The story of Tamron's all-in-one zoom lenses begins with the AF 28-200mm F/3.8-5.6 Aspherical (Model 71D), an SLR lens introduced in 1992. This lens featured a focal length of 28-200mm and a 7.1x zoom, one of the highest among SLR lenses in those days.
Development of this lens began in 1989, nearly three years prior to its release. The assignment given to the development team was to create a lens of a size that made it easily portable. Indeed, all-in-one zoom lenses with almost the same focal length were already on the market, but they were large and heavy and delivered poor picture quality. All users (especially beginners) found them difficult to handle. To meet this challenge the development team set a goal of creating a lens as small as a cylinder, with a diameter as wide as a cigarette packet. Development began with the creation of a graph paper cylinder of that size as a reference sample.
Because the concept of an easily portable all-in-one zoom lens was without precedent, development was extremely arduous and posed many conundrums for those involved. The development team created many prototypes and tested their resolutions, until a satisfactory optical performance was obtained. Finally, they succeeded in developing a model by applying the expertise Tamron had accumulated through its extensive experience in another of its businesses: designing and manufacturing all-in-one zoom lenses for video cameras. Development also received a boost when the team was successful in mass-producing an aspherical (hybrid aspherical) lens with functions equivalent to those of multiple lenses.
The first 28-200mm F3.8-5.6 zoom lens produced through their efforts was called the Model 71D, every aspect of which incorporated Tamron's unique, creative innovations. The aspherical lenses were arranged in the positions which would permit a reduction in the number of lenses and increase design flexibility, while ensuring more effective aberration corrections. They also incorporated the Triple-Cam zoom system, which enables the cams to zoom and focus within a three-layer lens barrel, and an engineering plastic which protects the complex structure from shocks and helps reduce the weight of the product. In the production process, the optical axis tended to be tilted, and uniform precision was hard to obtain. The development team solved these problems by creating methods for checking and adjusting the precision. After nearly three years of effort, they finally completed a product that was ready to be marketed.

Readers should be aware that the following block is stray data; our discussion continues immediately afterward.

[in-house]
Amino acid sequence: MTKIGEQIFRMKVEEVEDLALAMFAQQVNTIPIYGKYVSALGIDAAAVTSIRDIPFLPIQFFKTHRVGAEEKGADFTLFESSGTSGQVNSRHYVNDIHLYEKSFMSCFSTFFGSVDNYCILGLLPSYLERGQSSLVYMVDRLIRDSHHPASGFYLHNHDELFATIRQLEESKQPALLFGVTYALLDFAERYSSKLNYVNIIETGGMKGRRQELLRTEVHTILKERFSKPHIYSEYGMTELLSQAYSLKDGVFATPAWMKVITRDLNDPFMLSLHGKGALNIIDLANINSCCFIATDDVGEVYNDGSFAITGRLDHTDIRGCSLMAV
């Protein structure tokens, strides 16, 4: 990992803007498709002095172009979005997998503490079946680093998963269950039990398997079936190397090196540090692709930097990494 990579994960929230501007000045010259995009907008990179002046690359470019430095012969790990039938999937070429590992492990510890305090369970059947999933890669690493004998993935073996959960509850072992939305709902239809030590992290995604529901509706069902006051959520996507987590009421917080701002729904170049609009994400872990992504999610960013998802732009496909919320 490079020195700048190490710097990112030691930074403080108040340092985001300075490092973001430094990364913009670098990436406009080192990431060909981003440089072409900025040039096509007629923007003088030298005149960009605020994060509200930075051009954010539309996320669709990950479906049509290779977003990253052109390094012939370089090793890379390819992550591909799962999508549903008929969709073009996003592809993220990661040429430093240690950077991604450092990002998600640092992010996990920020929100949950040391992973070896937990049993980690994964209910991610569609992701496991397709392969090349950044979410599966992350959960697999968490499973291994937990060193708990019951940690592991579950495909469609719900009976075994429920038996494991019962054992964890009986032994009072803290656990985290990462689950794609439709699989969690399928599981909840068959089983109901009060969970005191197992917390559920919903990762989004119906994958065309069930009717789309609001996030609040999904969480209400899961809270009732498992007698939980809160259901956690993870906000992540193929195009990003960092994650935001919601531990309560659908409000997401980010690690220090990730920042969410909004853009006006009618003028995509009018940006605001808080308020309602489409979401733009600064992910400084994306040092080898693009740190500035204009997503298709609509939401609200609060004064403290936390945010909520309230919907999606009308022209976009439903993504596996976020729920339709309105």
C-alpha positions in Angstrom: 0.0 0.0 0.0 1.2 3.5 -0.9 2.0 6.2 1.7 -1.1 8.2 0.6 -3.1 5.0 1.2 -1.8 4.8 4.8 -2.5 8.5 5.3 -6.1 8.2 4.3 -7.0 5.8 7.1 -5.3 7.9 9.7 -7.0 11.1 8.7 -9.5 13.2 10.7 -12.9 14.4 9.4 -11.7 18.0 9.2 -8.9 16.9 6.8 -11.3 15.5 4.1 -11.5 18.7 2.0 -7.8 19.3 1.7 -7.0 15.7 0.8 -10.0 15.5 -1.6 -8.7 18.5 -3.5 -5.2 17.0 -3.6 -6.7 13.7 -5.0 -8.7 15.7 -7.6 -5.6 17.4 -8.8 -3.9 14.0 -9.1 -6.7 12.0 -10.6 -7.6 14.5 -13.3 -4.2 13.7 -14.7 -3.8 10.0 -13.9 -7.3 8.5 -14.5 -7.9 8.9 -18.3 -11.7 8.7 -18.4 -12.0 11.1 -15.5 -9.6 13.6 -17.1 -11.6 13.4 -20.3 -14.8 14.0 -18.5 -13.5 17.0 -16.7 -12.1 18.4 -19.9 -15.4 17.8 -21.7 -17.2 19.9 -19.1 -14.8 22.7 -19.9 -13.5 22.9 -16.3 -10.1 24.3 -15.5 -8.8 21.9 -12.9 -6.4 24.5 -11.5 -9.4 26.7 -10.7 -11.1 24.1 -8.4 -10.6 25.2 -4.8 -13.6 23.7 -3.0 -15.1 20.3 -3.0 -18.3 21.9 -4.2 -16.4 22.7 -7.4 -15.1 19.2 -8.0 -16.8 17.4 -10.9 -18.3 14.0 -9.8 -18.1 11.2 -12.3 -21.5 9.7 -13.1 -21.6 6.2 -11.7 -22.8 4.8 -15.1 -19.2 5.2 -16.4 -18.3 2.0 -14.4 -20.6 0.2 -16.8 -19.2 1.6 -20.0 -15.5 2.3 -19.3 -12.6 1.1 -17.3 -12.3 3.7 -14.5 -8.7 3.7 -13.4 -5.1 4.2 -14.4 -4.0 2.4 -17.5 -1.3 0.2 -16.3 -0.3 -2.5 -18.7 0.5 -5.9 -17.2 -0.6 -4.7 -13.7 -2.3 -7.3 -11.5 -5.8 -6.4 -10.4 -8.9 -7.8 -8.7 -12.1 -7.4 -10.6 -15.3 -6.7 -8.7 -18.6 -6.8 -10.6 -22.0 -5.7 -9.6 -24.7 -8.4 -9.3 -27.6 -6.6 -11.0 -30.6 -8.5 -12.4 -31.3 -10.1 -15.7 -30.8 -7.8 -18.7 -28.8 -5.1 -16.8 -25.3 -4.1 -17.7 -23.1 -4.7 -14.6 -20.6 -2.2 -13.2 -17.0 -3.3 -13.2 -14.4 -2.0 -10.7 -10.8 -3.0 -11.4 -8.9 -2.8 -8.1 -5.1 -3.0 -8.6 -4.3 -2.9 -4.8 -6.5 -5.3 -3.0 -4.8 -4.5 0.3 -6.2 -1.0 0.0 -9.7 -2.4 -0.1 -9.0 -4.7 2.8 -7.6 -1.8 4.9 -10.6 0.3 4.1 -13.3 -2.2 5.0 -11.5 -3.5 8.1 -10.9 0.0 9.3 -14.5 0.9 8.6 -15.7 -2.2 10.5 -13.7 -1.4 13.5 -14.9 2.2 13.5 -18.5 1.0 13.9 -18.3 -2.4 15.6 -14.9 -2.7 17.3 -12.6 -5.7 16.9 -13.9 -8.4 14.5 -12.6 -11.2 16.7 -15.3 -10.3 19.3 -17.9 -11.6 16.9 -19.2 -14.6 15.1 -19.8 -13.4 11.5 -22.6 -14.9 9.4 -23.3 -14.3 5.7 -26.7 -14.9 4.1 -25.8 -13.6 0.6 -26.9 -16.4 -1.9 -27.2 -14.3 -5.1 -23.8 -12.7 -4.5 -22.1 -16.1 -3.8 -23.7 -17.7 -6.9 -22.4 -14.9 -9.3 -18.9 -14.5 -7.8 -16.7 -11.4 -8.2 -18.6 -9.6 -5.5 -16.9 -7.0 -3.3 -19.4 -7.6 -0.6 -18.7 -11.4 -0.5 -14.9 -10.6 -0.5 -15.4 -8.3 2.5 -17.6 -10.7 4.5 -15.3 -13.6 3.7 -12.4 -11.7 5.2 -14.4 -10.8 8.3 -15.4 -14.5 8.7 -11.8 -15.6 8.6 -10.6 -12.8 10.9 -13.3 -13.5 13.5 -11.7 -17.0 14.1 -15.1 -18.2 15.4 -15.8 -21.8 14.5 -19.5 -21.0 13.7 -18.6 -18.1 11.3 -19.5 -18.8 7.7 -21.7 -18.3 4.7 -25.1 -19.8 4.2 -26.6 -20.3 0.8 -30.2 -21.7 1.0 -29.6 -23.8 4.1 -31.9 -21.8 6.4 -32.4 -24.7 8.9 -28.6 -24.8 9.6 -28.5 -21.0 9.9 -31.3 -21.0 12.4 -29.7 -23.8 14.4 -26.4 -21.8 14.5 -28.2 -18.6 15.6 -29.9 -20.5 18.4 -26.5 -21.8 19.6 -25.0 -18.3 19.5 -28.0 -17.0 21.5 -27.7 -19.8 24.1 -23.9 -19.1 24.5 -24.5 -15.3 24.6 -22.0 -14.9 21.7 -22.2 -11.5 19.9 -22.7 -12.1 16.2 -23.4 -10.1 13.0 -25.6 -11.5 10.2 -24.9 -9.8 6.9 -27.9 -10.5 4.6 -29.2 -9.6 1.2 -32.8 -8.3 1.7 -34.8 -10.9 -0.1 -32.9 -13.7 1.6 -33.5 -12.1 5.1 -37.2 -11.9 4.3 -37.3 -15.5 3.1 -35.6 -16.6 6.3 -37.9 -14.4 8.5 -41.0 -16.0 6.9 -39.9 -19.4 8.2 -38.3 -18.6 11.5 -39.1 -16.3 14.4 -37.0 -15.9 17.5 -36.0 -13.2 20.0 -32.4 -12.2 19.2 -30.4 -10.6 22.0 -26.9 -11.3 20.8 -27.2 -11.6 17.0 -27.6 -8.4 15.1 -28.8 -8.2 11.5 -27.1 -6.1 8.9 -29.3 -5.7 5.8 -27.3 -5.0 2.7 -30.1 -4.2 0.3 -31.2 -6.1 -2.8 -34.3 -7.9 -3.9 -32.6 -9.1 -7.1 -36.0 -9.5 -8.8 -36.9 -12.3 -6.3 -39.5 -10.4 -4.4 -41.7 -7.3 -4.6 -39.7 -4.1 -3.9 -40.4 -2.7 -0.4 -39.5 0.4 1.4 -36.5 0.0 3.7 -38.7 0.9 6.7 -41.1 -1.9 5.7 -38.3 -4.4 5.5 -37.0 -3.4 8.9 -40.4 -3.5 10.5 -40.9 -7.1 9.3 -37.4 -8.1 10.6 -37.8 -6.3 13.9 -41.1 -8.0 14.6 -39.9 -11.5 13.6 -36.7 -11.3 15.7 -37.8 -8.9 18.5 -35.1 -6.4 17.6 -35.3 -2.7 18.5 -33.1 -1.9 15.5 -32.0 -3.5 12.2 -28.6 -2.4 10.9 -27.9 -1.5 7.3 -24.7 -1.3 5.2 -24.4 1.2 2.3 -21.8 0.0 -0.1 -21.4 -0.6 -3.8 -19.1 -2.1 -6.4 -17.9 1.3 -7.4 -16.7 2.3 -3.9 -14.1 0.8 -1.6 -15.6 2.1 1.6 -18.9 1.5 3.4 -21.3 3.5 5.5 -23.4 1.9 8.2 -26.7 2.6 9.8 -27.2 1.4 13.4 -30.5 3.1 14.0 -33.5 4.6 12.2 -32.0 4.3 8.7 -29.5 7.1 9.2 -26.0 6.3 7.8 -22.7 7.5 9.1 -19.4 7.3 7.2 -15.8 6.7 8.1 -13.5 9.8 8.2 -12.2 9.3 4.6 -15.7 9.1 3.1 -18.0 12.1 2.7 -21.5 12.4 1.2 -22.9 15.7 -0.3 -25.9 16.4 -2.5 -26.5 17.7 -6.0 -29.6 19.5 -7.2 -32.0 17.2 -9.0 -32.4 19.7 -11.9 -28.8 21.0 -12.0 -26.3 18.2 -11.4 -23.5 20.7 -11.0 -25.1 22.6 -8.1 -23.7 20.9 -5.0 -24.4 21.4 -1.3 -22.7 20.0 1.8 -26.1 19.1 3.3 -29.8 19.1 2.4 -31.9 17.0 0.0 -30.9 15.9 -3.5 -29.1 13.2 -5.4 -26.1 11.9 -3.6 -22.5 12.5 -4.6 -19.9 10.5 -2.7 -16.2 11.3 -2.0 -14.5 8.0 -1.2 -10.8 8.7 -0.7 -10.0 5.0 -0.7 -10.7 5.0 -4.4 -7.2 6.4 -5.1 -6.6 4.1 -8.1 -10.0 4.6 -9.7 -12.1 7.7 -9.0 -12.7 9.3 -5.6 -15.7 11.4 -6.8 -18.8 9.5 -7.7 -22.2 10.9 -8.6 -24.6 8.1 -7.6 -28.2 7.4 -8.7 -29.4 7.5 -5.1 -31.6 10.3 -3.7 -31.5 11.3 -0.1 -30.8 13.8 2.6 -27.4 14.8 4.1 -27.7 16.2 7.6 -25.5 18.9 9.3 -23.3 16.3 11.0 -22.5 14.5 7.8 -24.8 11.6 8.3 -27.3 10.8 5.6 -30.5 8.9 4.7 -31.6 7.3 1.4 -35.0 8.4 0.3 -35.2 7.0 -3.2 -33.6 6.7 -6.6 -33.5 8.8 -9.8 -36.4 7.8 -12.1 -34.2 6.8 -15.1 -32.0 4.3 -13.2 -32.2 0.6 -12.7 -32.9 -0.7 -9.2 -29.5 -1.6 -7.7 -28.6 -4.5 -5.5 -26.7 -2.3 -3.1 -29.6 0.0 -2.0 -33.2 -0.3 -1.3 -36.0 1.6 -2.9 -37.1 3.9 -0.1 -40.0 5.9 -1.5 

The Model 71D thus released first became a hit in Europe and the United States. It later became popular in Japan, as a revolutionary replacement lens. However, the Tamron development team was not satisfied with this result, because the MOD (Minimum Object Distance) (shortest possible distance between camera’s sensor plane mark and an object) of the Model 71D was still 2.1m. This distance was acceptable for a 200mm telephoto lens, but was unsatisfactory for a 28mm wide-angle zoom lens. Wide-angle photos need to be taken from up close to have the unique quality of exaggerated perspective. The long MOD was all the more problematic because the zoom lens was intended for shooting a variety of objects and scenes in everyday life.